Spiral stairs and helical stairs
Spiral and helical staircases can create a sense of light within properties, they can take up less space than traditional stairs, and can create a focal point to a design. They are often available as pre-fabricated kits.
Approved document K, Protection from falling, collision and impact, gives the following definitions.
- A spiral stair is a stair in a helix around a central column.
- A helical stair is a stair in a helix around a central void.
The approved document requires that spiral stairs and helical stairs are designed in accordance with BS 5395-2 Stairs, ladders and walkways. Code of practice for the design of helical and spiral stairs [1984 + AMD 6076, Corrigenda July 2008, C2, C3]. It gives recommendations for the design of internal and external helical and spiral stairs and gives guidance on the geometry of helical and spiral stairs, including:
- Alternative materials, components and methods of design and construction.
- Fire protection and means of escape.
- Load tests.
- Design geometry.
- Typical layouts for stairs.
- Relationship between rise and going.
- Measurement of clear width and goings.
- Maximum gap between column and tread.
- Calculation of going.
- Calculation of clear headroom.
- Structural materials.
- Sizes of stairs.
Helical and spiral stairs involve the use of tapered treads. A tapered tread is a step in which the going (the depth from front to back of a tread, less any overlap with the next tread above) reduces from one side to the other. Approved document K requires that consecutive tapered treads, should use the same going. If a stair consists of straight and tapered treads, the going of the tapered treads should not be less than the going of the straight treads.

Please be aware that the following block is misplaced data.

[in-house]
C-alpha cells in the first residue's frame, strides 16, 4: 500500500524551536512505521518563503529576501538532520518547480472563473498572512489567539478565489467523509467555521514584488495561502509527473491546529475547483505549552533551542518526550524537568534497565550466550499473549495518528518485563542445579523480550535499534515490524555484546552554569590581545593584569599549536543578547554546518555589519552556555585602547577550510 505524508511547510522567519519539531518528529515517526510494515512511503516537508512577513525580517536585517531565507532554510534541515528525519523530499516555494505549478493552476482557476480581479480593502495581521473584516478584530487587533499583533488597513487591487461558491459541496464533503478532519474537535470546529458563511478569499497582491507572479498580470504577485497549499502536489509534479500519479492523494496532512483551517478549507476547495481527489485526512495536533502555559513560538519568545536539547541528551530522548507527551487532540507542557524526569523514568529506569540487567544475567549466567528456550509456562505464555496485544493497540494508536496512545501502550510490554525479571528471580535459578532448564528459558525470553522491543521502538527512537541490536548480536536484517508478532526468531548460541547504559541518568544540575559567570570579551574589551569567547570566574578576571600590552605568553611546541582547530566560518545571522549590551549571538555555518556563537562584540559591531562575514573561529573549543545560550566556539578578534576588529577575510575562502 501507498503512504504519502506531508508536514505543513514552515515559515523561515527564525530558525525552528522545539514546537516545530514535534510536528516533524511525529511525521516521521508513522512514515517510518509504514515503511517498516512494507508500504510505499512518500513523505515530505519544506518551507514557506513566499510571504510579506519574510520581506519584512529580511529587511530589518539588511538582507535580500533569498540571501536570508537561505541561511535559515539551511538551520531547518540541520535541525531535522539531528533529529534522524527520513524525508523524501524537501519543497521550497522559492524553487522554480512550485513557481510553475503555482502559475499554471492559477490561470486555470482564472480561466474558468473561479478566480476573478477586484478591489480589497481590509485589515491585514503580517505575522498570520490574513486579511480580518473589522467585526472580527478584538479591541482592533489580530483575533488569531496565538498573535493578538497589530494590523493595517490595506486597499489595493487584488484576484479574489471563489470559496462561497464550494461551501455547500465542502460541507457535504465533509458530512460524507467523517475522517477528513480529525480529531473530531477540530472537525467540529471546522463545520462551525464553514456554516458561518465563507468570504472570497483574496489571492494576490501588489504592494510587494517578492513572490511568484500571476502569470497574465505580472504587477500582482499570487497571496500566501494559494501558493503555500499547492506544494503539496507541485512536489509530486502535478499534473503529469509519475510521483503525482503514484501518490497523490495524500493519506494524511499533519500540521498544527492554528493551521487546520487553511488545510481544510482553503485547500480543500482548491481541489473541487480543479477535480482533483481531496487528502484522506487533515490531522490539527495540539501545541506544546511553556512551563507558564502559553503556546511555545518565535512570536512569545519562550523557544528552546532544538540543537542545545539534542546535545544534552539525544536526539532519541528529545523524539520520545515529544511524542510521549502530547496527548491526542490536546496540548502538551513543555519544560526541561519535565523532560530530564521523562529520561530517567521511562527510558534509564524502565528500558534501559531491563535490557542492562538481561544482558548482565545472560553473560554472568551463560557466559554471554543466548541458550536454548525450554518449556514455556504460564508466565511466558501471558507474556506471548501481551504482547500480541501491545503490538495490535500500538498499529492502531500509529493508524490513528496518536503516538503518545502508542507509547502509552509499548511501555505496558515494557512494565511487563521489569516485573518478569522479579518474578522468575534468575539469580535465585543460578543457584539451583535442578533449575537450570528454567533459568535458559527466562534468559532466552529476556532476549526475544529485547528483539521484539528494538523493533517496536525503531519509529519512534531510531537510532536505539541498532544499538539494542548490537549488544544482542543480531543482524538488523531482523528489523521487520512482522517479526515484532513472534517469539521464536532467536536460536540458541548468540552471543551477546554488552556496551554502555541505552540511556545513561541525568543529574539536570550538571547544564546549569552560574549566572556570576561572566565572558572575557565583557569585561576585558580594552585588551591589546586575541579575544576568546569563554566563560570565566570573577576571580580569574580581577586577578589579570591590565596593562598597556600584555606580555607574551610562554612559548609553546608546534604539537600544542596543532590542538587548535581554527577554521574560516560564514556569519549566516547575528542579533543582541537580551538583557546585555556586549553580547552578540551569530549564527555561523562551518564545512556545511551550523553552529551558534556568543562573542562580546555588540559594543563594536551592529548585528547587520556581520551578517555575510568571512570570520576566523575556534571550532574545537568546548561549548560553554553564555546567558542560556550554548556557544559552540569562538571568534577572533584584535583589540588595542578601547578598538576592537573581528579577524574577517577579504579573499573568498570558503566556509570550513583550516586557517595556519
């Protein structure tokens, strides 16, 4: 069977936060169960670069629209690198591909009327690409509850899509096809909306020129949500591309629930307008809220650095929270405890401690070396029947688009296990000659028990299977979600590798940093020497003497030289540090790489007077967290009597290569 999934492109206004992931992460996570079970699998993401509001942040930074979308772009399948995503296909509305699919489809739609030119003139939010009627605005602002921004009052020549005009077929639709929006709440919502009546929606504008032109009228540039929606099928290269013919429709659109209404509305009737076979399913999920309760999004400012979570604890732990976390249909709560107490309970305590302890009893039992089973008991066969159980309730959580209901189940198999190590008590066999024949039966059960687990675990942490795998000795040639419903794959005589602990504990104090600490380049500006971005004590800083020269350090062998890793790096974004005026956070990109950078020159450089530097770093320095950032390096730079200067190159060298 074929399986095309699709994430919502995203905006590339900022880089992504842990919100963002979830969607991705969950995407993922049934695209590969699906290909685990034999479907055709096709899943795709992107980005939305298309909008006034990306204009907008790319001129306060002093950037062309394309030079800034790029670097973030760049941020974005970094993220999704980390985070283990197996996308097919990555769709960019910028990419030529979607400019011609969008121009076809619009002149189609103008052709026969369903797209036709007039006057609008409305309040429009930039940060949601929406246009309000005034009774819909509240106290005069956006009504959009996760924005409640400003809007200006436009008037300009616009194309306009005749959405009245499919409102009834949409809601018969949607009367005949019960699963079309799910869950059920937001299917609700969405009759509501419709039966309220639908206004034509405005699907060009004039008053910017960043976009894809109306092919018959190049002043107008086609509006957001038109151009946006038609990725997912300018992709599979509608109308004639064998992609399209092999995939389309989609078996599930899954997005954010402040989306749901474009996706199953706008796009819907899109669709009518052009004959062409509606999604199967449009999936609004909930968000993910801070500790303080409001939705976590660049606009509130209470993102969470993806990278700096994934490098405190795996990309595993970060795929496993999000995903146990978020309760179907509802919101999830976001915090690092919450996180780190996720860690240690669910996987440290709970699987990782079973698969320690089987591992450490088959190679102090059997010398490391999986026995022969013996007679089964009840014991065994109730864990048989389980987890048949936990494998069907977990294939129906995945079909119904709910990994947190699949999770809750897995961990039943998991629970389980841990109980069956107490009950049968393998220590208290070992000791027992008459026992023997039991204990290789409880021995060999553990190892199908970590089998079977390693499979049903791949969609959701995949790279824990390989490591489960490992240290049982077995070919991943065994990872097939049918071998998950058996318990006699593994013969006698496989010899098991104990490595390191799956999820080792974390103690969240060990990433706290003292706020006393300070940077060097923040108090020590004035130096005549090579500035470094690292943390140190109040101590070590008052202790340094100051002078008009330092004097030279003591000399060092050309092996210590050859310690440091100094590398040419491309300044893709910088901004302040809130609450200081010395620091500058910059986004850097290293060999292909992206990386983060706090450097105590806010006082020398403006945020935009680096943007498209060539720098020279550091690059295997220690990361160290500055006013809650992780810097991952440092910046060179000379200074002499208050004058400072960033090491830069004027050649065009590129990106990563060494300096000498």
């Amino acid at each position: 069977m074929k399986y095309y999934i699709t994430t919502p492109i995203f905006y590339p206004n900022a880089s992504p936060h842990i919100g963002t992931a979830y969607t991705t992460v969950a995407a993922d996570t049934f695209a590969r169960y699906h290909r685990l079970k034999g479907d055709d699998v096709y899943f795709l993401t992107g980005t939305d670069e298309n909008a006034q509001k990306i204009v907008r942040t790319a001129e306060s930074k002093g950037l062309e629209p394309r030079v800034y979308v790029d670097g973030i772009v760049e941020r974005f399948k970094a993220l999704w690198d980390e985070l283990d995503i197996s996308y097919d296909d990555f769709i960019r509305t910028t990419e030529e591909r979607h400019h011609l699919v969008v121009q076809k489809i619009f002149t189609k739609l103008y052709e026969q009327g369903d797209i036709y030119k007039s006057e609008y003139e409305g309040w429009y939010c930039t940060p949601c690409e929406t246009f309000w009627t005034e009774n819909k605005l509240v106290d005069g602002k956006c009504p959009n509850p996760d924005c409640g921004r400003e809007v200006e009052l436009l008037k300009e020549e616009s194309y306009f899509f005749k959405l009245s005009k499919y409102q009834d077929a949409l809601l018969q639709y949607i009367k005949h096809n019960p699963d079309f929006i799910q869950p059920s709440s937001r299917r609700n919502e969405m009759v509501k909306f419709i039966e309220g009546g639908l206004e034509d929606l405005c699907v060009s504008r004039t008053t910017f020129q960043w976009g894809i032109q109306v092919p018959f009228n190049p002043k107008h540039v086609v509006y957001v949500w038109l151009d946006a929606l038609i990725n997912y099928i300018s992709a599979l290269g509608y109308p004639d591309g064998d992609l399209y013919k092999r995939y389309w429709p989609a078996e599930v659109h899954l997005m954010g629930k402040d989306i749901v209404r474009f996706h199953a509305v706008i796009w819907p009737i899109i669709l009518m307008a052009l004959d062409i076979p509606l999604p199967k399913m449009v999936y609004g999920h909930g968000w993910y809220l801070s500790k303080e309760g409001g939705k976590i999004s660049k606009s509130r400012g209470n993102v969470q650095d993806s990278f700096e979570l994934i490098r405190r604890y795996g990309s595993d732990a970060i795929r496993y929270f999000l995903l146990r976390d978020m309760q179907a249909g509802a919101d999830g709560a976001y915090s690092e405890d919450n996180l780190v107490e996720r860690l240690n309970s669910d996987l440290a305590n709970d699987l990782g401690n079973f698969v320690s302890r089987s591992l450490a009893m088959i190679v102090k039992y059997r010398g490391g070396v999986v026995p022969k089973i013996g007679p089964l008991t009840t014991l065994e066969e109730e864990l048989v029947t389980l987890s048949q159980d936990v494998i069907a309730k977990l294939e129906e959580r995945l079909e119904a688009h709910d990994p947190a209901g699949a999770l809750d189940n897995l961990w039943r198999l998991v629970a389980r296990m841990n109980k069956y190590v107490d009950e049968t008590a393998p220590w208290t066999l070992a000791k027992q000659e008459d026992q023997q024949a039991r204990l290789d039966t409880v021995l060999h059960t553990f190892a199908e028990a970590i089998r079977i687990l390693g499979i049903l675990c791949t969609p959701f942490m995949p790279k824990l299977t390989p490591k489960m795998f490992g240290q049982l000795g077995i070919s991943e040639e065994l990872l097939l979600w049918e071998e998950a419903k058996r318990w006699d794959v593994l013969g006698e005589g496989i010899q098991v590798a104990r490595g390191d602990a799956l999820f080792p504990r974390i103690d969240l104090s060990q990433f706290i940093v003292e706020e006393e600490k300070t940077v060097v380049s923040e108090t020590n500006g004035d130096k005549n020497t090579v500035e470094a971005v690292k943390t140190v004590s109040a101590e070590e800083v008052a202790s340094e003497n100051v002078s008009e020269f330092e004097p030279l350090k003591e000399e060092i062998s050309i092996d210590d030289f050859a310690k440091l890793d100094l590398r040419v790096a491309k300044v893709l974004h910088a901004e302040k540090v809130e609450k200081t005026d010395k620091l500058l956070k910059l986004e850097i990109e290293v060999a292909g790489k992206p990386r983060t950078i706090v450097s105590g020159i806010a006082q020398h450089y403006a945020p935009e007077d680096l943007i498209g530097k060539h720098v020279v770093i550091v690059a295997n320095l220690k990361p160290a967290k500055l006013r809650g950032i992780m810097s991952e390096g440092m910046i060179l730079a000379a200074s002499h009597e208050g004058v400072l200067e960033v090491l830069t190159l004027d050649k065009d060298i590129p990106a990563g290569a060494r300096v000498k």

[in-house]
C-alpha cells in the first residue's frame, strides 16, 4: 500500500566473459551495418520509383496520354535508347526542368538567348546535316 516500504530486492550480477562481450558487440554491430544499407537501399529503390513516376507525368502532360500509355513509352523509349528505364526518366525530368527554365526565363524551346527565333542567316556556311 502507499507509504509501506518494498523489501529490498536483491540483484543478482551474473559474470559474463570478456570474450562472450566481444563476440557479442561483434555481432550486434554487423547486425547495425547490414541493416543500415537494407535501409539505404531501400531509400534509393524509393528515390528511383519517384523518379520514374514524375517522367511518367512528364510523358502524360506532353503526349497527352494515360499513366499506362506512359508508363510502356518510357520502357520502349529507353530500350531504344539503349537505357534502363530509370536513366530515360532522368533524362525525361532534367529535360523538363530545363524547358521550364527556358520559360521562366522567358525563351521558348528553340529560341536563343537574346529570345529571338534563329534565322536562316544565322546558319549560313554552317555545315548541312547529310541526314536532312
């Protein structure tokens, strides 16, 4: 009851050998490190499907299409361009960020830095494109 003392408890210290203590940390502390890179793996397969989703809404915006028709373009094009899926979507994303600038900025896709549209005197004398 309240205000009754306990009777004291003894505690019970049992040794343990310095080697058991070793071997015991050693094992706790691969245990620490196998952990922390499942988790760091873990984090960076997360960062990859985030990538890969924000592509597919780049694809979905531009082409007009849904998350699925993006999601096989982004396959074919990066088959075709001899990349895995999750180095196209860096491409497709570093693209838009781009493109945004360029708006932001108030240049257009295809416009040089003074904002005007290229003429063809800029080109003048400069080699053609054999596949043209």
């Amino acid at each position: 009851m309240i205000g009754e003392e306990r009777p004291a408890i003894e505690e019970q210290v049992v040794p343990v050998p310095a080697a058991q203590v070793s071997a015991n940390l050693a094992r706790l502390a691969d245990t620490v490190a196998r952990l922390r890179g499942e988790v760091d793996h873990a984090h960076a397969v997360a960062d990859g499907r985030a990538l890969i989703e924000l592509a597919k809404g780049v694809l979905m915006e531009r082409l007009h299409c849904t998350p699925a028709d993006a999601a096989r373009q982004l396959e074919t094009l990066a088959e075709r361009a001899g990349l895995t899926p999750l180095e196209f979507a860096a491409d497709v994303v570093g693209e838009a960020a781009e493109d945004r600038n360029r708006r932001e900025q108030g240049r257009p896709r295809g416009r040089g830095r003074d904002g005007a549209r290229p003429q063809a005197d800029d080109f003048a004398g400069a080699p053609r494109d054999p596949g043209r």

Related articles on Designing Buildings Wiki
Featured articles and news
Read about RSHP's British Museum extension which has been shortlisted for the 2017 Stirling Prize.
Read our introductory article to building a house extension.
More updates from DCMS about the large-scale testing of cladding systems and the number of buildings affected.
UandI secure resolution to grant planning consent for major new regeneration project.
IHBC article considers how heritage is dealt with when infrastructure schemes are authorised.
It was the tallest structure in the world for 3,800 years, but to this day the exact construction techniques are a mystery.
Shortlist for the industry's most coveted award announced.
Government responds to Mark Farmer's review of industry, rejecting the call for a levy on clients.
Peter Hansford to examine what wider lessons can be learned from the fire.
Every project is subject to uncertainty. How can construction better understand uncertainty for performance improvement?
MAD Architects reveal their designs for a futuristic campus for electric car manufacturer.
Homebuyers could borrow more with better forecasting of energy bills, according to industry consortium's new report.
Read our introductory article on carbon capture and storage.